The December quarter profit reporting season will kick off in the US with companies such as Alcoa, JP Morgan and Intel due to report. Consensus expectations are for just 2% growth in profits over the year to the December quarter, but this is likely to yet again prove too conservative with a final outcome likely to be closer to 6-7%.

In the Europe the focus will be on European Court of Justice’s opinion (Wednesday) on the ECB’s Outright Monetary Transaction sovereign bond buying program. So far the OMT has not had to be implemented but an unexpected negative Court opinion on the ECB’s ability to buy sovereign bonds could impact its quantitative easing plans to be announced on January 22nd forcing it down a weaker path of having individual country central banks conduct any bond buying.

Chinese export and import data (Tuesday) are expected to show a slight improvement for December as is money supply growth but growth in total credit is likely to have continued to slow.

In Australia, expect to a small gain in housing finance (Monday), but only a 5000 gain in jobs leaving the unemployment rate stuck at 6.3% (Thursday). Data for ANZ job ads (Monday) and ABS job vacancies (Wednesday) will also be released.

Outlook for markets

Uncertainties associated with the plunge in oil prices and the impact on energy producers, the Greek election and Europe and the Fed’s move towards a rate hike could result in a volatile first half in share markets with the risk of a 10-15% correction at some point along the way.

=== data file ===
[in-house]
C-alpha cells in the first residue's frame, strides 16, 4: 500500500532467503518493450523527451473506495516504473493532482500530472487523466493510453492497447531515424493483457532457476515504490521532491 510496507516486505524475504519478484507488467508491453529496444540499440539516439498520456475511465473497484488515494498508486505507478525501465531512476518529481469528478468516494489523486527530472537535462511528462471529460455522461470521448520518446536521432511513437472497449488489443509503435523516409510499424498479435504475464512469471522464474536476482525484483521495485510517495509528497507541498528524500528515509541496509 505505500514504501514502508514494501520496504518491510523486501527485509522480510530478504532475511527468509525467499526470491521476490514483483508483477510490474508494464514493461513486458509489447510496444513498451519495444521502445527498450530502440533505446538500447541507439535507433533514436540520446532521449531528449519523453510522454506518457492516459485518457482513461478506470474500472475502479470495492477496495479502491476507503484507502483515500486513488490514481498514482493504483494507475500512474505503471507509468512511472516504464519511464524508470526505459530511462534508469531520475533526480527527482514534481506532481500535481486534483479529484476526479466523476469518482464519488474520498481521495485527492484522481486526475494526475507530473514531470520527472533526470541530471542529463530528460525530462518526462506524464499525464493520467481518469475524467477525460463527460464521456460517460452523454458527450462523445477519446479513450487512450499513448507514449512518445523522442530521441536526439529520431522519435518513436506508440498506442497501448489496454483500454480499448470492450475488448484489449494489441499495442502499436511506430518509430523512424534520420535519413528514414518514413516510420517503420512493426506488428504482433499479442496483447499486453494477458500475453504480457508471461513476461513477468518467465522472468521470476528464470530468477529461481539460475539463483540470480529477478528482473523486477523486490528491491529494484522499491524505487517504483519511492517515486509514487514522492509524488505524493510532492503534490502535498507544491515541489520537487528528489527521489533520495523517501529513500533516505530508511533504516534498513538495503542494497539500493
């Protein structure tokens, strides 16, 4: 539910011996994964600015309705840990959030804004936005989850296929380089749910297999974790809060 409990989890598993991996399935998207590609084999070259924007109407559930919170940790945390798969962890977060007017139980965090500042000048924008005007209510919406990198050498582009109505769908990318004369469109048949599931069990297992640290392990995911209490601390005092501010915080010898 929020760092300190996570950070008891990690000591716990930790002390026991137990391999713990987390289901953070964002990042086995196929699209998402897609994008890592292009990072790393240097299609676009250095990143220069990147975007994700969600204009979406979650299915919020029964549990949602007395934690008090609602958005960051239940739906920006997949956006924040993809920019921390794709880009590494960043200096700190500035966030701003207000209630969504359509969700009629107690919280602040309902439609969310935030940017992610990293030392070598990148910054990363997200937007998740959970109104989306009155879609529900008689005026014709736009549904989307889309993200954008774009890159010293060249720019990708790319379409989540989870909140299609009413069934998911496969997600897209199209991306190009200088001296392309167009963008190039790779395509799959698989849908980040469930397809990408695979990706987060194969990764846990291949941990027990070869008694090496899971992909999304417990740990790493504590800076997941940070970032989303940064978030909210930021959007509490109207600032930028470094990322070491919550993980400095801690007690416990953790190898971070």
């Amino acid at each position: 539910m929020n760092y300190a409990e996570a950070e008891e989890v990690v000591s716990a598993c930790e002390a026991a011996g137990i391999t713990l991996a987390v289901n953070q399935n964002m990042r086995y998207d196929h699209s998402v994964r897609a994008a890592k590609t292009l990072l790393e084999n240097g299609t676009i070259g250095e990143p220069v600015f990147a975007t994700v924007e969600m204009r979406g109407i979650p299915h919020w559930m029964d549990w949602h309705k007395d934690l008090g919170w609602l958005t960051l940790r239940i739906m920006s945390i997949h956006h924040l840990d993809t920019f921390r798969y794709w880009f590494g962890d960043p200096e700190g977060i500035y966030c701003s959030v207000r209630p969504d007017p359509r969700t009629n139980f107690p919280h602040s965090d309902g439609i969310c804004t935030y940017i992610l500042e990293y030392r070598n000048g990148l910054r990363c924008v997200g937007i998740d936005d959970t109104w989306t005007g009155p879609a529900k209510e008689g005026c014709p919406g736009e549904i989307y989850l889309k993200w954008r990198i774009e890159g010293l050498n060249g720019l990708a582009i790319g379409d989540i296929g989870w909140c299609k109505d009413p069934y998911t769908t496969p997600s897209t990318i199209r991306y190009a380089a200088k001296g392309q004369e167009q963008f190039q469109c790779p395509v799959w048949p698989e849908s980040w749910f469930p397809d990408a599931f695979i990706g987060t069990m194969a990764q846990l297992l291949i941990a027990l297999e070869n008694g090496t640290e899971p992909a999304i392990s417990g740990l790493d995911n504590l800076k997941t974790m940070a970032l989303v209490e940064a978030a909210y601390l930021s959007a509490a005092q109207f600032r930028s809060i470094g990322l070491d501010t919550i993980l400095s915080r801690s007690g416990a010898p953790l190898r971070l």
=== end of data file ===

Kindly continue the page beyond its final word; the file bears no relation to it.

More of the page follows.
However, the broad trend in shares is likely to remain up as: valuations particularly against the reality of low bond yields are good; economic growth is continuing; and monetary policy is set to remain easy with further easing likely in Europe, Japan, China and Australia and only a gradual tightening cycle in the US. As a result share markets are likely to see another year of reasonable returns.

The Australian share market is likely to do better than in 2014 as growth continues to rebalance away from resources helped by low interest rates and the fall in the $A. However, it will probably continue to lag global shares as commodity prices remain in a long term downtrend. Expect the ASX 200 to rise to around 5700 by end 2015.

Commodity prices may see a bounce from very oversold conditions, but excess supply for many commodities is expected to see them remain in a long term downtrend.

Very low bond yields point to a soft return potential from sovereign bonds, but it’s hard to get too bearish on bonds in a world of too much saving, spare capacity & low inflation.

The downtrend in the $A is likely to continue as the $US trends up and reflecting the long term downtrend in commodity prices and Australia’s relatively high cost base. Expect a fall to around $US0.75. However, the $A is likely to be little changed against the Yen and Euro.